CAMBRIDGE, Mass. (AP) -- Biotechnology company Genzyme Corp. said Tuesday it will face production delays on two key drugs because of a manufacturing issue at its Allston, Mass., facility.
The issue will cause supply constraints for Cerezyme and Fabrazyme, which are used to treat enzyme disorders.
The company said it has to interrupt production while the plant is sanitized of a virus that was found in one of its six bioreactors. Genzyme is working with regulatory agencies as it cleans the facility. It expects the plant to be fully operational again by the end of July.
The virus strain has not been shown to cause human infection, but it interferes with cell growth, which is part of the process used to make biotech drugs.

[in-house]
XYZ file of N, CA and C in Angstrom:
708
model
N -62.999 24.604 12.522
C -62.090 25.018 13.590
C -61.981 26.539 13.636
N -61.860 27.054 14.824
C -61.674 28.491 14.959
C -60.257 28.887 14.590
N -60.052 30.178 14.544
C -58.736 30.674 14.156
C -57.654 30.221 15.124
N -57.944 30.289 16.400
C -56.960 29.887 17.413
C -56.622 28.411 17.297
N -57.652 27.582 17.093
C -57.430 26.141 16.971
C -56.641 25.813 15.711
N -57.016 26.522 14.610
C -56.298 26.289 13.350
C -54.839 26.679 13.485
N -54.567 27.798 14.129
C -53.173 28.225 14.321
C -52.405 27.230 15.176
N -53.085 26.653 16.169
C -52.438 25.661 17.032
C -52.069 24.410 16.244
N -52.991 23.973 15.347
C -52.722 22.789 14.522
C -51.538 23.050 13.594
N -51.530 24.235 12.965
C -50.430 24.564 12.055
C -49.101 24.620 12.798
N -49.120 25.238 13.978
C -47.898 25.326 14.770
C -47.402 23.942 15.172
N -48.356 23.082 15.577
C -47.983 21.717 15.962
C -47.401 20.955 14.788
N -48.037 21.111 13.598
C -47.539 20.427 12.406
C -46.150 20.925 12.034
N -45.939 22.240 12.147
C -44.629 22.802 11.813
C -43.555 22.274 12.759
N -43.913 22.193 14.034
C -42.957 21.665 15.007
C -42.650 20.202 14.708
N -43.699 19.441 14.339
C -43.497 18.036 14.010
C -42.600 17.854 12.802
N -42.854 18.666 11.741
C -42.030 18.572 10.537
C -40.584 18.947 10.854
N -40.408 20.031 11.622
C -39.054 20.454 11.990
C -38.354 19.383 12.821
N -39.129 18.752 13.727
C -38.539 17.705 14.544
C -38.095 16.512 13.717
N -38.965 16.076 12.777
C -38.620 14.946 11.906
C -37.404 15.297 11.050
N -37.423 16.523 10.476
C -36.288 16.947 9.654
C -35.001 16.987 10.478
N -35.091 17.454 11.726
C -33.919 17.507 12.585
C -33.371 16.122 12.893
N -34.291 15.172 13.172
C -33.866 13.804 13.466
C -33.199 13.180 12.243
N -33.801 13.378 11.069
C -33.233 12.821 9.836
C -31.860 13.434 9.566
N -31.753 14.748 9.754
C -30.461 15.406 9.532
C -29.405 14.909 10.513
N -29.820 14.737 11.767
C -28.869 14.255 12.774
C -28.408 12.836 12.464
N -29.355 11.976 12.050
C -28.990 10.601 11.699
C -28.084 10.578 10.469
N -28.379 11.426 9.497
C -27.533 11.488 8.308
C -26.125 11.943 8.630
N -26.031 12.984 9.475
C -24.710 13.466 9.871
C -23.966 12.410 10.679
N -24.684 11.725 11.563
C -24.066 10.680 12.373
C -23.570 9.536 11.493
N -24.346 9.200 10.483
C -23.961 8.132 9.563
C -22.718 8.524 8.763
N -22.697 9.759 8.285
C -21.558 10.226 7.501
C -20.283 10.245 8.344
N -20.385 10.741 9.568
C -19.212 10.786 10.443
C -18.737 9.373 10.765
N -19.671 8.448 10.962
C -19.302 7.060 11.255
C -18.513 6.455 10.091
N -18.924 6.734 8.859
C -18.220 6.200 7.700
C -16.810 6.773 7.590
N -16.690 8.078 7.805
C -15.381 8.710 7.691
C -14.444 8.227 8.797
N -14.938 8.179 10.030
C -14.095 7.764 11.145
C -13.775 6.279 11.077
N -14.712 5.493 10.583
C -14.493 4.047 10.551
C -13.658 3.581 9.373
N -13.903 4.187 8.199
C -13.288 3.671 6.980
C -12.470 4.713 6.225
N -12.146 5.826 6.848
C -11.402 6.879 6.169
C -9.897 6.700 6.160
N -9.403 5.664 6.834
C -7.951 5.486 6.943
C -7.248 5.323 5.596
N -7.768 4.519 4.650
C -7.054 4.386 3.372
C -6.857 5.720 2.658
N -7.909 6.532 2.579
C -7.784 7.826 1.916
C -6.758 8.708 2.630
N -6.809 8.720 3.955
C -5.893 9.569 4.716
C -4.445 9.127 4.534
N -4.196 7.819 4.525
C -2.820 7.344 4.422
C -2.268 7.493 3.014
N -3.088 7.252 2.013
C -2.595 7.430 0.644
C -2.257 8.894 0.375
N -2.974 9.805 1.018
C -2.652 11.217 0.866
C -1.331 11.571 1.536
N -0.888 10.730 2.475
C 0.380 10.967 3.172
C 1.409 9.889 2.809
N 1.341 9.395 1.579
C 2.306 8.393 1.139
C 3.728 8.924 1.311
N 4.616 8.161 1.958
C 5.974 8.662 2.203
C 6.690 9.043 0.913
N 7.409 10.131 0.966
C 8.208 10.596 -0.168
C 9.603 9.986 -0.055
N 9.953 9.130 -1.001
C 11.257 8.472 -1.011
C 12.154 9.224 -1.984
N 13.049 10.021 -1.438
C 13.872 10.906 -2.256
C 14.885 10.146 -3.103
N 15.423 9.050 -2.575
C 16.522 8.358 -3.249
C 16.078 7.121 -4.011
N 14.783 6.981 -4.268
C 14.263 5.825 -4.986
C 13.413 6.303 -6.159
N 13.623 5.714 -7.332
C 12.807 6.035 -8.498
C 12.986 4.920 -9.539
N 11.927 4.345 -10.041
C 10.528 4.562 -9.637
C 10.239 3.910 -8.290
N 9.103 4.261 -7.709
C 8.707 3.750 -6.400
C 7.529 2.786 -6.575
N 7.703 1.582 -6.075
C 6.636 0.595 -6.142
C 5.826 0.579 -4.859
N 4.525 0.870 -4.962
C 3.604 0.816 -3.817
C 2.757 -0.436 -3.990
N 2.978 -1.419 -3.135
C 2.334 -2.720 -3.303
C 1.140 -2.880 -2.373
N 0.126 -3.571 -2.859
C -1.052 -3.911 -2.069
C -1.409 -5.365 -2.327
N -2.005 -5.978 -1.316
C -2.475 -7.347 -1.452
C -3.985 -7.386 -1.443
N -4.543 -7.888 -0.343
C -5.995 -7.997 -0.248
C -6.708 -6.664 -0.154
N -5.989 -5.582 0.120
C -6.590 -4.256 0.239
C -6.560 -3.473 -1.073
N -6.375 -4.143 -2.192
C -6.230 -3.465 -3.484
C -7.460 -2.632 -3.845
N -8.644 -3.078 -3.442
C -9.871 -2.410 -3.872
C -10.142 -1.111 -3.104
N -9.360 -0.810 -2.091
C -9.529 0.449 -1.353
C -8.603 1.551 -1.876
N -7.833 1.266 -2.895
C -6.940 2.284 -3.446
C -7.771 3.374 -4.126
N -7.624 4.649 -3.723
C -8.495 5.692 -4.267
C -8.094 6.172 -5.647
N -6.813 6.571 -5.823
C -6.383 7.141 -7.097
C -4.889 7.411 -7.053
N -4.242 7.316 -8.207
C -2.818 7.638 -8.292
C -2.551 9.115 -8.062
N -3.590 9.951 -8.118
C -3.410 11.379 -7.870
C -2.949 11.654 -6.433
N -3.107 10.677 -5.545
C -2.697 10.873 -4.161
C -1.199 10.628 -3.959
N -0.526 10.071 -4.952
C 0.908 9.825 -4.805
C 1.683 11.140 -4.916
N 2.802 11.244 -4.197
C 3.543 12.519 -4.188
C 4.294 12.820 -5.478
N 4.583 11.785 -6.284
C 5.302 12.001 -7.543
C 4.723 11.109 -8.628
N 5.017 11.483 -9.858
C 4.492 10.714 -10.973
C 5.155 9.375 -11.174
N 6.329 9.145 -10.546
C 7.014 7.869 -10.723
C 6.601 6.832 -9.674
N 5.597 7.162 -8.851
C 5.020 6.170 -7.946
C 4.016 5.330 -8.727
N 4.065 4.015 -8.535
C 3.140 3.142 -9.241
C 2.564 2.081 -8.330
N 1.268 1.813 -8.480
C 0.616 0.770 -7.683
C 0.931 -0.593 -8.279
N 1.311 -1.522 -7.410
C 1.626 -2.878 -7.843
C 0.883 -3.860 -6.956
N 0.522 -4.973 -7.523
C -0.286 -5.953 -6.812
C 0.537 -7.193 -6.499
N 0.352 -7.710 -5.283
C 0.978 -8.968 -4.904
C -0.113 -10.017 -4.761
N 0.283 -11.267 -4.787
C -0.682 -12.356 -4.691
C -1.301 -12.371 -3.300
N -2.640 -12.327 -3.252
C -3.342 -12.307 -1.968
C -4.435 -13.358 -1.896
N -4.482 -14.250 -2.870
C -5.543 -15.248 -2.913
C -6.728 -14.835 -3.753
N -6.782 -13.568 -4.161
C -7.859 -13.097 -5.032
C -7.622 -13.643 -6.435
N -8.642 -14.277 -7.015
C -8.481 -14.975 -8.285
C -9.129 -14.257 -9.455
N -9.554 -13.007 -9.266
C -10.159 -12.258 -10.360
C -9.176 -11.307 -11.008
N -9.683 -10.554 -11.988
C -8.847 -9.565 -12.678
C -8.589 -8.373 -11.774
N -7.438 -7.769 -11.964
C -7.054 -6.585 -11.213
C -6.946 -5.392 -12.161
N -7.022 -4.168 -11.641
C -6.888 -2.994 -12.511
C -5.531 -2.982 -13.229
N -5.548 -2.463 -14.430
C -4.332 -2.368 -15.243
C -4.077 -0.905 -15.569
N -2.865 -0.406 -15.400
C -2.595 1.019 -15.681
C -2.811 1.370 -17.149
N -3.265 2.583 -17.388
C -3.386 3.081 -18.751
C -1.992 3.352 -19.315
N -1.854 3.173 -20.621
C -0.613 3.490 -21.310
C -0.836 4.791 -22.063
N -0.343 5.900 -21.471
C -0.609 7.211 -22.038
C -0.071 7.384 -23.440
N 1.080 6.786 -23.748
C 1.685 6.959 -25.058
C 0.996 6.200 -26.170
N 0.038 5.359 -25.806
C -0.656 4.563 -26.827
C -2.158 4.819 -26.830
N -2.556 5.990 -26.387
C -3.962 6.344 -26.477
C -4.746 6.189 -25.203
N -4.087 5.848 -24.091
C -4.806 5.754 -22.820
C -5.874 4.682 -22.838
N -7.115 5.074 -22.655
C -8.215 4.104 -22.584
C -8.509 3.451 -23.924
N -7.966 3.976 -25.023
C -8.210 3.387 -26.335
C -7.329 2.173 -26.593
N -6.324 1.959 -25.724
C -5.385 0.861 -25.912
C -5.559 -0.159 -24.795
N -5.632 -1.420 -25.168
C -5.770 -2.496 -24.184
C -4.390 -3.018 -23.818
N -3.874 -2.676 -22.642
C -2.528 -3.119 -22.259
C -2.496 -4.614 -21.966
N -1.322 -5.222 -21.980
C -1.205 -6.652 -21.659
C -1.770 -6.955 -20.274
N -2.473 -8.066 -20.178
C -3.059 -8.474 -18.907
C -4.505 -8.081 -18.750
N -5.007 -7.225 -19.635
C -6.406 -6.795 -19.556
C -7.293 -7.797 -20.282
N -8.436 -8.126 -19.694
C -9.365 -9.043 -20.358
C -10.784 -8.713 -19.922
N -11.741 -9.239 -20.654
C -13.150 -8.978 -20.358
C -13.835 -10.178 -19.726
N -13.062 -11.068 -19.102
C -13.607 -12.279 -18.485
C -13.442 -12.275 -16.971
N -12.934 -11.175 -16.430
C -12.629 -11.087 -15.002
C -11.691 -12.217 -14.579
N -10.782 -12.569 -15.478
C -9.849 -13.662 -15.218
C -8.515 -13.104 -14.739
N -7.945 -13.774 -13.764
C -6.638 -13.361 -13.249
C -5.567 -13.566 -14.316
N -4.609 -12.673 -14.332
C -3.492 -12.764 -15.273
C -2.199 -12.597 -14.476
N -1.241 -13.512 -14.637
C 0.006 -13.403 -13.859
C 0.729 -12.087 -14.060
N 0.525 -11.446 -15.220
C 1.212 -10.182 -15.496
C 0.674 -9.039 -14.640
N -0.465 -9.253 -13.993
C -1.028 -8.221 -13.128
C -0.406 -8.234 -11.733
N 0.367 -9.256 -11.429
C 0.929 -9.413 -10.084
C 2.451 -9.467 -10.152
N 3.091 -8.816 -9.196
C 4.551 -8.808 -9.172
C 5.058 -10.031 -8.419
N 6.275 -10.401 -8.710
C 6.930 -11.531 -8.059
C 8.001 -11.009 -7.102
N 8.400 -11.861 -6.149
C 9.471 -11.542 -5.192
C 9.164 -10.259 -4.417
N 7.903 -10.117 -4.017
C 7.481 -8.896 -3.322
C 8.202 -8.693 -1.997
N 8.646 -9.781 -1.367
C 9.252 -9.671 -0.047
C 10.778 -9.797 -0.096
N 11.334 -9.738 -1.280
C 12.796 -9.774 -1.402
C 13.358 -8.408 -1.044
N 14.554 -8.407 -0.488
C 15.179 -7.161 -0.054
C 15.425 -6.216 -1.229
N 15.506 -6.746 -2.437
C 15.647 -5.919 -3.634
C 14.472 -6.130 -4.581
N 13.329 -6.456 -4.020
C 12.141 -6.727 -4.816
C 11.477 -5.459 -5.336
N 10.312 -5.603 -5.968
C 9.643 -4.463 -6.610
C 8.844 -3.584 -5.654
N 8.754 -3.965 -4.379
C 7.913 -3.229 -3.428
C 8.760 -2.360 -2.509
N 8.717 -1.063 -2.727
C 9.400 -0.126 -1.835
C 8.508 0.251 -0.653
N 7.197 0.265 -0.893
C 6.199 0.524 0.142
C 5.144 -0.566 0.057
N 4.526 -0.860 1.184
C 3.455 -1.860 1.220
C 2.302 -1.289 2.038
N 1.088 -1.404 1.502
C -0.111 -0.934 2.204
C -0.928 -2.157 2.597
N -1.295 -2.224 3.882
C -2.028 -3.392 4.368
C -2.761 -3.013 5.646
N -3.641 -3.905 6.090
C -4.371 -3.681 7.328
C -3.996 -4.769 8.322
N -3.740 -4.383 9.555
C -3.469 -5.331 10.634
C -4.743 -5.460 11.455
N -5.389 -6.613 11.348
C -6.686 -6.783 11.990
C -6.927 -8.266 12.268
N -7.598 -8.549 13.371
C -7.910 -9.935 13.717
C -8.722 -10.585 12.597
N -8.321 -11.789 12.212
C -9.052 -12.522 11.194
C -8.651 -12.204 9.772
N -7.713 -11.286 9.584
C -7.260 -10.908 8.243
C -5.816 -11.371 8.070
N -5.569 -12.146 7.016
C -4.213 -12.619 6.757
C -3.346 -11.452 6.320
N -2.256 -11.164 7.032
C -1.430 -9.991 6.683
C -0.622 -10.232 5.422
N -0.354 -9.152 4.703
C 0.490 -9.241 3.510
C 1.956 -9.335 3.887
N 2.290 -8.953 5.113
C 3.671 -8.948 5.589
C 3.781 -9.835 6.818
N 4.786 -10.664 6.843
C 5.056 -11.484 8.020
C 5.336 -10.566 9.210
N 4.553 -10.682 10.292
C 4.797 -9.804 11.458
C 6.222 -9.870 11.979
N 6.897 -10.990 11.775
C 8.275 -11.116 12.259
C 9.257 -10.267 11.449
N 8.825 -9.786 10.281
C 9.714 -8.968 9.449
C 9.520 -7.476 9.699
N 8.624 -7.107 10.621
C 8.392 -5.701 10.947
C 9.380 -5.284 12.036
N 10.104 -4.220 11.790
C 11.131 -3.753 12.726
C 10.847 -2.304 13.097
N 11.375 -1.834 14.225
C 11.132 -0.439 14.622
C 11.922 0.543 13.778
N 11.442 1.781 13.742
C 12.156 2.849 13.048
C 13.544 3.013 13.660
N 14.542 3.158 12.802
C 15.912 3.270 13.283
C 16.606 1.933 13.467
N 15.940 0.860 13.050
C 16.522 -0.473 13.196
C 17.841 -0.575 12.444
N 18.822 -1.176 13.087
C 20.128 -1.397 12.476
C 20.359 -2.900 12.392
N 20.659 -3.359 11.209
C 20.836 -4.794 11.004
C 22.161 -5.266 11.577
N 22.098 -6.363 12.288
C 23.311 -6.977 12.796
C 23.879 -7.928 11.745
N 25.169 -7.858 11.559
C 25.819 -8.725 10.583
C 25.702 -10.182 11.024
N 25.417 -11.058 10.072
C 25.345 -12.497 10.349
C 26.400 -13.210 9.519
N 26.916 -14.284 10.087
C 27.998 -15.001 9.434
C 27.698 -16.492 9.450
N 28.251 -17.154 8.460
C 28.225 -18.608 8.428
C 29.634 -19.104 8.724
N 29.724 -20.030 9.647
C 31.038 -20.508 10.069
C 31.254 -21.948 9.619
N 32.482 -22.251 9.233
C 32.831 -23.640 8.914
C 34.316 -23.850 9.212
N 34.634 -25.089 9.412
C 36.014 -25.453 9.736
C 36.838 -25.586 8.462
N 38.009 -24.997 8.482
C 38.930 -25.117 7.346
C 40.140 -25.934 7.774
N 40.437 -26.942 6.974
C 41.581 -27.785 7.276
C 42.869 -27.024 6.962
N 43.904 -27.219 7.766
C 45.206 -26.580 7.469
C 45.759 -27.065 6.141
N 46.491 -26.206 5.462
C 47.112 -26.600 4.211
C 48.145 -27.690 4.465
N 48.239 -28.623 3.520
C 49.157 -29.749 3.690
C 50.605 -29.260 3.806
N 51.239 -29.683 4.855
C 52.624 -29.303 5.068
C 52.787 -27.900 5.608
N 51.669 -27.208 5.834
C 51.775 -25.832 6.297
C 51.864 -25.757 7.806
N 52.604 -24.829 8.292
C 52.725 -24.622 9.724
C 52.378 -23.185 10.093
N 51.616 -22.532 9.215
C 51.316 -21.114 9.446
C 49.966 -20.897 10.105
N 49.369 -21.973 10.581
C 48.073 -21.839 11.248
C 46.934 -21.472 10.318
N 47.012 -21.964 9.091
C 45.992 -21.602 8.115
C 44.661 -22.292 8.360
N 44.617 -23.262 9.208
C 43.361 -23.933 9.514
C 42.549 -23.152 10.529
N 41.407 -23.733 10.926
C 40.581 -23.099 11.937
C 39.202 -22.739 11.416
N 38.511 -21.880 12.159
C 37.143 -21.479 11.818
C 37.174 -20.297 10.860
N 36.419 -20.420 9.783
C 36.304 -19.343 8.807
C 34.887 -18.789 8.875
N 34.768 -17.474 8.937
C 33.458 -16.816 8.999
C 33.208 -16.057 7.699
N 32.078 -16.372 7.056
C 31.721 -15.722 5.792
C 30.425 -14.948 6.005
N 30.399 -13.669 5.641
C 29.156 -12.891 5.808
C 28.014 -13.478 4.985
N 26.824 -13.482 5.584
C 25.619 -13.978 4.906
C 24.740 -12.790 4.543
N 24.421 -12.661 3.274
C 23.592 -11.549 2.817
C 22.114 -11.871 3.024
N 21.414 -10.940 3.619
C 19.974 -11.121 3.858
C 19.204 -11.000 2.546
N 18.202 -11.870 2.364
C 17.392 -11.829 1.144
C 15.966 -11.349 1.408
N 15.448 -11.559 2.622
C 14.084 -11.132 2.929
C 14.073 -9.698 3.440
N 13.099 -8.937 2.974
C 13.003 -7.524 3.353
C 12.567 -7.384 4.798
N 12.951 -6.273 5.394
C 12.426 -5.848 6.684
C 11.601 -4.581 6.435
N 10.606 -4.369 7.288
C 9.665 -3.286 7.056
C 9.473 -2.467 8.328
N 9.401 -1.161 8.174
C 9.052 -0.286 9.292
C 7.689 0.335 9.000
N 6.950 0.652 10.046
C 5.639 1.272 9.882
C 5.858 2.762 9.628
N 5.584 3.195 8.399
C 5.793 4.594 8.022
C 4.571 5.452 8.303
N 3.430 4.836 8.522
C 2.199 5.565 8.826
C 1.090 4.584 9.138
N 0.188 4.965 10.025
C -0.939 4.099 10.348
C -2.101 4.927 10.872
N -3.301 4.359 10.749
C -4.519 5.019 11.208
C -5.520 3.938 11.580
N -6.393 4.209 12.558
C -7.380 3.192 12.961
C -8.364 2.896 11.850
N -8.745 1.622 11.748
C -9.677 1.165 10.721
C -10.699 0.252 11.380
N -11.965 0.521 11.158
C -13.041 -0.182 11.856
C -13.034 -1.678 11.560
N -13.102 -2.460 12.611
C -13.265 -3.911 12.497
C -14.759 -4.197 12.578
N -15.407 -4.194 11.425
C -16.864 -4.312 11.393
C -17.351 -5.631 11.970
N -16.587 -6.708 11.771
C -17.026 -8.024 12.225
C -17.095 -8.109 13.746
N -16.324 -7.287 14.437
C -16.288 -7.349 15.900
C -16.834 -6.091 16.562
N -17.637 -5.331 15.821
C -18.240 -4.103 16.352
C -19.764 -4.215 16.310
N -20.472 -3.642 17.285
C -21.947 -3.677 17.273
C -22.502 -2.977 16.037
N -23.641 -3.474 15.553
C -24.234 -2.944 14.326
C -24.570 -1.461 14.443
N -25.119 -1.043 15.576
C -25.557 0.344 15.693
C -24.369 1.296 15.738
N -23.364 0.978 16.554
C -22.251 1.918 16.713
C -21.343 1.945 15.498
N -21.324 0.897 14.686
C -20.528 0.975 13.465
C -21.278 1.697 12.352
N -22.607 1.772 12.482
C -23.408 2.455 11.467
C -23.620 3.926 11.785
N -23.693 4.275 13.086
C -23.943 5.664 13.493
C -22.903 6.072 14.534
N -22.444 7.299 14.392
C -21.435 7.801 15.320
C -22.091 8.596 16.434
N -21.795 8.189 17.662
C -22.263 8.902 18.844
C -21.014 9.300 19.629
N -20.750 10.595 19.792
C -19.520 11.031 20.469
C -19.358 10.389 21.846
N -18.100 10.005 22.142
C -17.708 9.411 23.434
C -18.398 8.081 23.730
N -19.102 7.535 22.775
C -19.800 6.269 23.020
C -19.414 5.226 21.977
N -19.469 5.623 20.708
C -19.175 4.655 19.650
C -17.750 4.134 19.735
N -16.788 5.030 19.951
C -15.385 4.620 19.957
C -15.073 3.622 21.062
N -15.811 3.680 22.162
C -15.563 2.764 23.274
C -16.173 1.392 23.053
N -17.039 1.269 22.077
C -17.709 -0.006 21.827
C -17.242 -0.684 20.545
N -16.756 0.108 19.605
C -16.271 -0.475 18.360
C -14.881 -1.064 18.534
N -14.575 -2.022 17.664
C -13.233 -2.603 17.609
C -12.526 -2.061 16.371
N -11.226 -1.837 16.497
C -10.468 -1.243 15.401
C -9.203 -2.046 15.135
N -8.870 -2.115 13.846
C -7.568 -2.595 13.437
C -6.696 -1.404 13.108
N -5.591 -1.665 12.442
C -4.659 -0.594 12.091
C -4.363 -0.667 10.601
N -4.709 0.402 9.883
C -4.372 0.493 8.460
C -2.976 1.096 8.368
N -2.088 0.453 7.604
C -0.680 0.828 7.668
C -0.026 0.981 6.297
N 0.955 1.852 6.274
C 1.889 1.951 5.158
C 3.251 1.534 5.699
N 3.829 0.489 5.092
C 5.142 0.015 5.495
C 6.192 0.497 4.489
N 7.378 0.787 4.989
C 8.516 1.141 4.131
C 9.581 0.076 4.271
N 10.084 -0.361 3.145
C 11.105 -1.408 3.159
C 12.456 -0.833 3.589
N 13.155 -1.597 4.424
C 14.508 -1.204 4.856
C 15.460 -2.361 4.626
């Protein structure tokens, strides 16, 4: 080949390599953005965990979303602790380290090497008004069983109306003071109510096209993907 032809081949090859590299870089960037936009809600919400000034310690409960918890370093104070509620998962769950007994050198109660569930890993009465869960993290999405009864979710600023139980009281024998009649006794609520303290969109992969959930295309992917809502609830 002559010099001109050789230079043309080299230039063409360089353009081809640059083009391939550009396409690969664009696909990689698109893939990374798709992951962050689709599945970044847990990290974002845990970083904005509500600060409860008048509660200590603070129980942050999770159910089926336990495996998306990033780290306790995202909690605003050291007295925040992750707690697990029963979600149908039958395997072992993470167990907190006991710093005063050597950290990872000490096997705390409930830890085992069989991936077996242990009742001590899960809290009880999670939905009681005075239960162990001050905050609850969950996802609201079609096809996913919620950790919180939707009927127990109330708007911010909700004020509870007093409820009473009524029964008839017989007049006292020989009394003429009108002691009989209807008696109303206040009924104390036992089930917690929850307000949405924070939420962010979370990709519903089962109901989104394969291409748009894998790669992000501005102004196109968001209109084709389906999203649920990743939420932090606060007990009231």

Genzyme said it has confirmed that the virus was the cause of two previous declines in cell productivity at the Allston facility and another one in Geel, Belgium.
Fabrazyme treats an inherited disorder known as Fabry disease, which is caused by the buildup of a particular type of fat in the body's cells. Cerezyme treats Gaucher disease, an enzyme disorder that can result in liver and neurological problems.
Genzyme said it is adding steps to increase raw materials screening and viral removal processes. Meanwhile, Cerezyme and Fabrazyme inventories are not sufficient to meet global demand. Genzyme is still measuring the effect of the delays on Cerezyme, but the company expects temporary supply constraints to begin in September for Fabrazyme.
Shares fell $4.13, or 7.4 percent, to $51.49 in premarket trading. The stock has ranged from $50.05 to $83.97 over the past year.